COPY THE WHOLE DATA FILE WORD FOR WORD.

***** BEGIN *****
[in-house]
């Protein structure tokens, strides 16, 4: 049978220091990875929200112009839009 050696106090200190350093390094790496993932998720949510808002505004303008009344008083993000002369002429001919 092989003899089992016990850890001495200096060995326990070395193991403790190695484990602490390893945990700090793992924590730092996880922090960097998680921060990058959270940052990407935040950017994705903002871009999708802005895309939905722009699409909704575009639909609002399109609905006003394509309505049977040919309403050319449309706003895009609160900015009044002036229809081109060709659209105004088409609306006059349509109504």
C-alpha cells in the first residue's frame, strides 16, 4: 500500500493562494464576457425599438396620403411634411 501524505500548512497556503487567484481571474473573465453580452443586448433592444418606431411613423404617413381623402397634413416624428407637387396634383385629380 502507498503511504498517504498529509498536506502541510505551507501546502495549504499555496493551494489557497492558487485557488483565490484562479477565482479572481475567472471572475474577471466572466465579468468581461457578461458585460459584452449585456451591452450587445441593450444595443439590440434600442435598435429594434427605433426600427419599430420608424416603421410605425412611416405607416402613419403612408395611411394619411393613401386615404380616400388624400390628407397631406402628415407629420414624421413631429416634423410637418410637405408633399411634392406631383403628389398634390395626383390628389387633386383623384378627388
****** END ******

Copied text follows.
[in-house]
């Protein structure tokens, strides 16, 4: 049978220091990875929200112009839009 050696106090200190350093390094790496993932998720949510808002505004303008009344008083993000002369002429001919 092989003899089992016990850890001495200096060995326990070395193991403790190695484990602490390893945990700090793992924590730092996880922090960097998680921060990058959270940052990407935040950017994705903002871009999708802005895309939905722009699409909704575009639909609002399109609905006003394509309505049977040919309403050319449309706003895009609160900015009044002036229809081109060709659209105004088409609306006059349509109504």
C-alpha cells in the first residue's frame, strides 16, 4: 500500500493562494464576457425599438396620403411634411 501524505500548512497556503487567484481571474473573465453580452443586448433592444418606431411613423404617413381623402397634413416624428407637387396634383385629380 502507498503511504498517504498529509498536506502541510505551507501546502495549504499555496493551494489557497492558487485557488483565490484562479477565482479572481475567472471572475474577471466572466465579468468581461457578461458585460459584452449585456451591452450587445441593450444595443439590440434600442435598435429594434427605433426600427419599430420608424416603421410605425412611416405607416402613419403612408395611411394619411393613401386615404380616400388624400390628407397631406402628415407629420414624421413631429416634423410637418410637405408633399411634392406631383403628389398634390395626383390628389387633386383623384378627388